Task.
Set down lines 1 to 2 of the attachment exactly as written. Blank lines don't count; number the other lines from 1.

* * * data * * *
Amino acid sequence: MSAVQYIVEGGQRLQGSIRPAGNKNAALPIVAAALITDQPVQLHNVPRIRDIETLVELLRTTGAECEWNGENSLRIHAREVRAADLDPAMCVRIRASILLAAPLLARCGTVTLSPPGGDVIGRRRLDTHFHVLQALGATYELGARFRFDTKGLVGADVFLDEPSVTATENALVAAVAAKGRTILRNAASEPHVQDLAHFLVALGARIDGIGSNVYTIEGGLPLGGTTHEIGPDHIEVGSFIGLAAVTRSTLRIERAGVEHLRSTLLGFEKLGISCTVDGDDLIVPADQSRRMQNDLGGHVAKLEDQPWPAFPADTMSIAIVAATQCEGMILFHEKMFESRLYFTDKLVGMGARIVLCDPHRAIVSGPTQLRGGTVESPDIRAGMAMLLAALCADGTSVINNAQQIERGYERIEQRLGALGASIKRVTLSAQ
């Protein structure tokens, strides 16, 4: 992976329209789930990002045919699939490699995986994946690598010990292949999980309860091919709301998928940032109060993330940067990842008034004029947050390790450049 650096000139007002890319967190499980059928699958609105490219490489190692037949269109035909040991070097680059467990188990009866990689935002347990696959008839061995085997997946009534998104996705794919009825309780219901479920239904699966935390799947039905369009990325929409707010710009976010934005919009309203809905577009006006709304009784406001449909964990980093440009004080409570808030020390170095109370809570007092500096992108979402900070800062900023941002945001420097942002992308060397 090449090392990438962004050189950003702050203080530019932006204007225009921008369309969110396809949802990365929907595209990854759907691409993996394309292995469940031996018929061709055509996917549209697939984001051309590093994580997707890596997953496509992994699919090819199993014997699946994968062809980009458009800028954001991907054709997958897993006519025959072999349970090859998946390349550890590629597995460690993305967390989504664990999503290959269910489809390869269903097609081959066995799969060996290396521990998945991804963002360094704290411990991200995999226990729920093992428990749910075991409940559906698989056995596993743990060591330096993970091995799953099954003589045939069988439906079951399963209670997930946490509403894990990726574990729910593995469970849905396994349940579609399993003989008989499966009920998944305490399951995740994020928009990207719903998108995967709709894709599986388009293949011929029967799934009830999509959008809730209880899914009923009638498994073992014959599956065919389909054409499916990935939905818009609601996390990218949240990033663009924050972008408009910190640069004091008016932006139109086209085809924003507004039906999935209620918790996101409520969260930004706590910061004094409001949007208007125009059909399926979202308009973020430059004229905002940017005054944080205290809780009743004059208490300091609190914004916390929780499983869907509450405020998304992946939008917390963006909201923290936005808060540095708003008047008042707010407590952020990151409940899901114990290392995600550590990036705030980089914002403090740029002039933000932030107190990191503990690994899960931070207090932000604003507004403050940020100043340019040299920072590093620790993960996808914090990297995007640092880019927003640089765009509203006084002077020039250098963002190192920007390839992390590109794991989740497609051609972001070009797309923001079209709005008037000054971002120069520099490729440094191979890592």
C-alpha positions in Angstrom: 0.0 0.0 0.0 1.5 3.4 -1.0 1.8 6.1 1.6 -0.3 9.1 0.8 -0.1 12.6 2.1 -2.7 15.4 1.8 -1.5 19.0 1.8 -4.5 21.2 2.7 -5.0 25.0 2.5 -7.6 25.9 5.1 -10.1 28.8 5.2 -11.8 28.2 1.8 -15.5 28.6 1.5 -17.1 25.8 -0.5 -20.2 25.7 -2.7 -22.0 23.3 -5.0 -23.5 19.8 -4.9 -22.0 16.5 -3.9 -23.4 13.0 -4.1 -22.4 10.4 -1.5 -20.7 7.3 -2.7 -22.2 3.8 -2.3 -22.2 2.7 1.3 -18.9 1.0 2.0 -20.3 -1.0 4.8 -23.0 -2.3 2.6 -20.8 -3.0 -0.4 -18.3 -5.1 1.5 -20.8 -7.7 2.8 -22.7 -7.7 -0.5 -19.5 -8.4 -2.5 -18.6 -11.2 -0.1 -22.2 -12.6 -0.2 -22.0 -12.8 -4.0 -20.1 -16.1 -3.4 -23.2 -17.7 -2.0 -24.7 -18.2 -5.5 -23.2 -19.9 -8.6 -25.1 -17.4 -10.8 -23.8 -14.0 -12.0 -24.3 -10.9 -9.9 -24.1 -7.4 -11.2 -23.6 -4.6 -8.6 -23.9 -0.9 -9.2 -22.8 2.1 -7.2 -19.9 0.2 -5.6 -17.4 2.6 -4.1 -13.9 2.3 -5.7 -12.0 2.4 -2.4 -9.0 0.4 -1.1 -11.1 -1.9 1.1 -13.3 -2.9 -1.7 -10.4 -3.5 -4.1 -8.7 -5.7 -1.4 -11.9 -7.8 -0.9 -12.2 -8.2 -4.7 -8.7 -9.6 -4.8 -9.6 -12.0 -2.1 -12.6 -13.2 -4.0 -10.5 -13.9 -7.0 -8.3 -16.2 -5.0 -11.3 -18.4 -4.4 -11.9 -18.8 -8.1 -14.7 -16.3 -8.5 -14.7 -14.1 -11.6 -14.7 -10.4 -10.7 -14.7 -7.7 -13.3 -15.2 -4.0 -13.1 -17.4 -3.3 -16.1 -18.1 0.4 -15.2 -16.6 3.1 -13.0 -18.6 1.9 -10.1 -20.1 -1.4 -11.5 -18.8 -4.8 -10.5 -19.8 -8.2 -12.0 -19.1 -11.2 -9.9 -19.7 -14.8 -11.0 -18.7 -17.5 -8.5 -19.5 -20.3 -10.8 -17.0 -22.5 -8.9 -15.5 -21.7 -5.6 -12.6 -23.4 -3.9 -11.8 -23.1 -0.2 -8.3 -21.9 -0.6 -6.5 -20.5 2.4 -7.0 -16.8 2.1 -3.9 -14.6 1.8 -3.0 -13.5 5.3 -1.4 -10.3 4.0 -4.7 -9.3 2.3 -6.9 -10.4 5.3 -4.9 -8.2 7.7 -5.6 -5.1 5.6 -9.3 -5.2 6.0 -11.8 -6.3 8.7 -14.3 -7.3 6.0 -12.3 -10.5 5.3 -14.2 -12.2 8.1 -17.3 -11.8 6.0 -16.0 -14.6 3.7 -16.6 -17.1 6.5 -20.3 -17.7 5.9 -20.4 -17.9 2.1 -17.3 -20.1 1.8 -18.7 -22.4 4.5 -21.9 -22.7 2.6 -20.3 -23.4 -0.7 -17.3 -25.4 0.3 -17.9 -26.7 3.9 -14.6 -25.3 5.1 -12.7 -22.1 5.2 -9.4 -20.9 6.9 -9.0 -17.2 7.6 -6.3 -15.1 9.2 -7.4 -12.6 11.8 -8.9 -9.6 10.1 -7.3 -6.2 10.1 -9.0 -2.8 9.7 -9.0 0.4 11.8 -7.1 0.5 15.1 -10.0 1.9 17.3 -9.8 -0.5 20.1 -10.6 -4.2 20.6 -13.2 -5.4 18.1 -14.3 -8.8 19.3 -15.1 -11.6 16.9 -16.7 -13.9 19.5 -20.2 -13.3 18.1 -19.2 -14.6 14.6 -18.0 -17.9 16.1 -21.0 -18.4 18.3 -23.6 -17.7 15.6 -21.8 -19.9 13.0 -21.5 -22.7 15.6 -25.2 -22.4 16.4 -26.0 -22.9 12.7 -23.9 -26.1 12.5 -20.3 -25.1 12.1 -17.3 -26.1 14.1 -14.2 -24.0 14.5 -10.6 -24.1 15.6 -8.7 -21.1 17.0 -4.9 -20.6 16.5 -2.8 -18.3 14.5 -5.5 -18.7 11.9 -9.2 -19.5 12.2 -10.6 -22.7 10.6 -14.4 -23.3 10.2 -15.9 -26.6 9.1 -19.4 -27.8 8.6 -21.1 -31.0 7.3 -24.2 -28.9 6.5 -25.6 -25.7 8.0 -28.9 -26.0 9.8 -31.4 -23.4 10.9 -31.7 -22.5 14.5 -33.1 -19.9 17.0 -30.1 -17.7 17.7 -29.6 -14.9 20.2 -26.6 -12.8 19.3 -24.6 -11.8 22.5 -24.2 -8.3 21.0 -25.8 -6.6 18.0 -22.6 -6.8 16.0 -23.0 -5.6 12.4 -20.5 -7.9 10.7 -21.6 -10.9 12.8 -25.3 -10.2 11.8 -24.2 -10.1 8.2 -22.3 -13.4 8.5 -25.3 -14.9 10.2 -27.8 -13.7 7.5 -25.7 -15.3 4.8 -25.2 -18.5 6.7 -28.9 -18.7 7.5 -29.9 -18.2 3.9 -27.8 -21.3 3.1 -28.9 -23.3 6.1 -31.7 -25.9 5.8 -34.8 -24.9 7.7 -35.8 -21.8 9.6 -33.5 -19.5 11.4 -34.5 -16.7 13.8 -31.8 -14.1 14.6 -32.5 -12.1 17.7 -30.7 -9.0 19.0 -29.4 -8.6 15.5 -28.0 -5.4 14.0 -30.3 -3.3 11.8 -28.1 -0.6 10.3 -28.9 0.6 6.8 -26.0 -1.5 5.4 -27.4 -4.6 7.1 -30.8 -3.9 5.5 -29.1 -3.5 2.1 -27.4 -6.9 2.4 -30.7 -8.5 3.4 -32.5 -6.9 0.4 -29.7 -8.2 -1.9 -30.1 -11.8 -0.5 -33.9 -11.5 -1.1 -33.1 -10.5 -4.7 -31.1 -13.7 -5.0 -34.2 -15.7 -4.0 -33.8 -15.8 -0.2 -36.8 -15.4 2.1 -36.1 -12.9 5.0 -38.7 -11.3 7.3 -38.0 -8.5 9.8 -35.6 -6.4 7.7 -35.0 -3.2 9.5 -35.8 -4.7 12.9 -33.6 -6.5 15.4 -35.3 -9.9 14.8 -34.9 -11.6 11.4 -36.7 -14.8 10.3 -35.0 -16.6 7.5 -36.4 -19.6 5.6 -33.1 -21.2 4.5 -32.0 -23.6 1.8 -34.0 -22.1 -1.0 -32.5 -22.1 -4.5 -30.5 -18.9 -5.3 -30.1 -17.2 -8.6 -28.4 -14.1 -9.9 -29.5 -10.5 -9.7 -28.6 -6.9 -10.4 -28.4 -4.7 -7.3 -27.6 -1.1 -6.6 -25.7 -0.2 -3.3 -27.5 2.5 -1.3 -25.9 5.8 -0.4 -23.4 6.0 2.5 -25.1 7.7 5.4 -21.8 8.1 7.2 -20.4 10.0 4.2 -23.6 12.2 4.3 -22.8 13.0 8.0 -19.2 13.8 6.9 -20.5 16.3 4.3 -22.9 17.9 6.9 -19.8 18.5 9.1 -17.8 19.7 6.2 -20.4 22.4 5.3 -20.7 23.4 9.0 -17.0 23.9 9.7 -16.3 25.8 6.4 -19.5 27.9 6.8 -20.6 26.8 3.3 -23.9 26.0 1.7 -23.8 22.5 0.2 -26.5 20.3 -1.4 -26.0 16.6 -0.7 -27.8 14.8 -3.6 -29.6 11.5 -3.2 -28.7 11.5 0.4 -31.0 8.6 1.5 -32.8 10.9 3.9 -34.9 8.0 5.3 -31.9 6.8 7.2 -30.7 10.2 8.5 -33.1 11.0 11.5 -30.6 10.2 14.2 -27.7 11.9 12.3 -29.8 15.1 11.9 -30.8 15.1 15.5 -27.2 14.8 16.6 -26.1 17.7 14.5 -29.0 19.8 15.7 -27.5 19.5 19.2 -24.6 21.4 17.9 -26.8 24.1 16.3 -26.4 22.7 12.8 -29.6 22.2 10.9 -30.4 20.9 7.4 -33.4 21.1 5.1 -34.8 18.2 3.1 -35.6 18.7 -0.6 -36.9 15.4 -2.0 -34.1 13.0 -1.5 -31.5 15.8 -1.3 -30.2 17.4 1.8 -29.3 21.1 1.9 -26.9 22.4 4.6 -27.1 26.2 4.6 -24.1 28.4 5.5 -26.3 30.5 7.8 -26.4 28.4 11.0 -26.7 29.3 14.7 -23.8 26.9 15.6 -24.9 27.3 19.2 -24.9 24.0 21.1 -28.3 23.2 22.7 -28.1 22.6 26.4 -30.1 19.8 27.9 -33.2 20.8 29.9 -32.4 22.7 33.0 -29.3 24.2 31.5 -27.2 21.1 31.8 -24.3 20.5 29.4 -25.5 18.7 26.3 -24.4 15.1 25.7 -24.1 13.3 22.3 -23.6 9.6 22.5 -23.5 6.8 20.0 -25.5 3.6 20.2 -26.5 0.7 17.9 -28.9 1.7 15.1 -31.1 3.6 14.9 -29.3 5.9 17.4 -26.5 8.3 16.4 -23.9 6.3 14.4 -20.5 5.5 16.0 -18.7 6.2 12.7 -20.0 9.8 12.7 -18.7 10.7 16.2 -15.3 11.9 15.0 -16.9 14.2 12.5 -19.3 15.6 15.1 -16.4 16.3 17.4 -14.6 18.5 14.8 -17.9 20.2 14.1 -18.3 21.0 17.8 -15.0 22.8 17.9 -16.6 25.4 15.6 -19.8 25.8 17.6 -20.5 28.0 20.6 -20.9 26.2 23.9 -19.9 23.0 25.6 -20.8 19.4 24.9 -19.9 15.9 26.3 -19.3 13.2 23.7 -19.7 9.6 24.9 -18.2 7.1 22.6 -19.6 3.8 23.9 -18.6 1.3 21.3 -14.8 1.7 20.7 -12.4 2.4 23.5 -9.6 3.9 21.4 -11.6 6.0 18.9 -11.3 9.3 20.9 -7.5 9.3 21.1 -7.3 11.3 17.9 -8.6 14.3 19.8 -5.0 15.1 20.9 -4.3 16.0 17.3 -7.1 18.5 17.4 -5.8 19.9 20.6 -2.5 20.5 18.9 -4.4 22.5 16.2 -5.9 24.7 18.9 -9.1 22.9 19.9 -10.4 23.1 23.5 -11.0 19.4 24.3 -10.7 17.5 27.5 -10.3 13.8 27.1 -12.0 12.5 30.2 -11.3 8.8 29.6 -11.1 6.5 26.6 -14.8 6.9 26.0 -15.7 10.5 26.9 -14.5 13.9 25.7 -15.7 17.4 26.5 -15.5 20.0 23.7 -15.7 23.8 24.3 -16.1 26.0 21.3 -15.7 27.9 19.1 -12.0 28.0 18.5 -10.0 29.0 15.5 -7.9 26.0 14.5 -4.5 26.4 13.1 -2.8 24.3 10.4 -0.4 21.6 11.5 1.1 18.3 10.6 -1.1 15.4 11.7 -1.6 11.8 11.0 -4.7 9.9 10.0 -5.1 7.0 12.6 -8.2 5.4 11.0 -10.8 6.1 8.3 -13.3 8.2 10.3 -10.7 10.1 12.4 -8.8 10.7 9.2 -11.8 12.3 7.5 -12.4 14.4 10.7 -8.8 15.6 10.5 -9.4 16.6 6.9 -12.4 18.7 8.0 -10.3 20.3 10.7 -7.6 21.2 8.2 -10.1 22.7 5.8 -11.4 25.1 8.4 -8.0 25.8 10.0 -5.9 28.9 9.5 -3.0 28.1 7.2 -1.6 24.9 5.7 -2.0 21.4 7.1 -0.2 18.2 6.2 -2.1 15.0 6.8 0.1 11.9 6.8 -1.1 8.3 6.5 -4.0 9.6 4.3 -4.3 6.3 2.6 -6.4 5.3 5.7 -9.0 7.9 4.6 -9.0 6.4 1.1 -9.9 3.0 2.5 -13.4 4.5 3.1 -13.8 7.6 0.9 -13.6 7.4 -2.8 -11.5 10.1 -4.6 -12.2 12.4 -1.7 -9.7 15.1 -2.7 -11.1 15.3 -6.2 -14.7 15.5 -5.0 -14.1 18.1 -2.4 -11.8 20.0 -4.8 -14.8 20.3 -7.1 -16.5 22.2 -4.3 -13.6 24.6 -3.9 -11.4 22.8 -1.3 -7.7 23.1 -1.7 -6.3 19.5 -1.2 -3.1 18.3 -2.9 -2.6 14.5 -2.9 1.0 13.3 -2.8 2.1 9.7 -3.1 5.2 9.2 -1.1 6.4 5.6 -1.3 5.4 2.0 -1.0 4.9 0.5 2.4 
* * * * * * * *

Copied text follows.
Amino acid sequence: MSAVQYIVEGGQRLQGSIRPAGNKNAALPIVAAALITDQPVQLHNVPRIRDIETLVELLRTTGAECEWNGENSLRIHAREVRAADLDPAMCVRIRASILLAAPLLARCGTVTLSPPGGDVIGRRRLDTHFHVLQALGATYELGARFRFDTKGLVGADVFLDEPSVTATENALVAAVAAKGRTILRNAASEPHVQDLAHFLVALGARIDGIGSNVYTIEGGLPLGGTTHEIGPDHIEVGSFIGLAAVTRSTLRIERAGVEHLRSTLLGFEKLGISCTVDGDDLIVPADQSRRMQNDLGGHVAKLEDQPWPAFPADTMSIAIVAATQCEGMILFHEKMFESRLYFTDKLVGMGARIVLCDPHRAIVSGPTQLRGGTVESPDIRAGMAMLLAALCADGTSVINNAQQIERGYERIEQRLGALGASIKRVTLSAQ
């Protein structure tokens, strides 16, 4: 992976329209789930990002045919699939490699995986994946690598010990292949999980309860091919709301998928940032109060993330940067990842008034004029947050390790450049 650096000139007002890319967190499980059928699958609105490219490489190692037949269109035909040991070097680059467990188990009866990689935002347990696959008839061995085997997946009534998104996705794919009825309780219901479920239904699966935390799947039905369009990325929409707010710009976010934005919009309203809905577009006006709304009784406001449909964990980093440009004080409570808030020390170095109370809570007092500096992108979402900070800062900023941002945001420097942002992308060397 090449090392990438962004050189950003702050203080530019932006204007225009921008369309969110396809949802990365929907595209990854759907691409993996394309292995469940031996018929061709055509996917549209697939984001051309590093994580997707890596997953496509992994699919090819199993014997699946994968062809980009458009800028954001991907054709997958897993006519025959072999349970090859998946390349550890590629597995460690993305967390989504664990999503290959269910489809390869269903097609081959066995799969060996290396521990998945991804963002360094704290411990991200995999226990729920093992428990749910075991409940559906698989056995596993743990060591330096993970091995799953099954003589045939069988439906079951399963209670997930946490509403894990990726574990729910593995469970849905396994349940579609399993003989008989499966009920998944305490399951995740994020928009990207719903998108995967709709894709599986388009293949011929029967799934009830999509959008809730209880899914009923009638498994073992014959599956065919389909054409499916990935939905818009609601996390990218949240990033663009924050972008408009910190640069004091008016932006139109086209085809924003507004039906999935209620918790996101409520969260930004706590910061004094409001949007208007125009059909399926979202308009973020430059004229905002940017005054944080205290809780009743004059208490300091609190914004916390929780499983869907509450405020998304992946939008917390963006909201923290936005808060540095708003008047008042707010407590952020990151409940899901114990290392995600550590990036705030980089914002403090740029002039933000932030107190990191503990690994899960931070207090932000604003507004403050940020100043340019040299920072590093620790993960996808914090990297995007640092880019927003640089765009509203006084002077020039250098963002190192920007390839992390590109794991989740497609051609972001070009797309923001079209709005008037000054971002120069520099490729440094191979890592």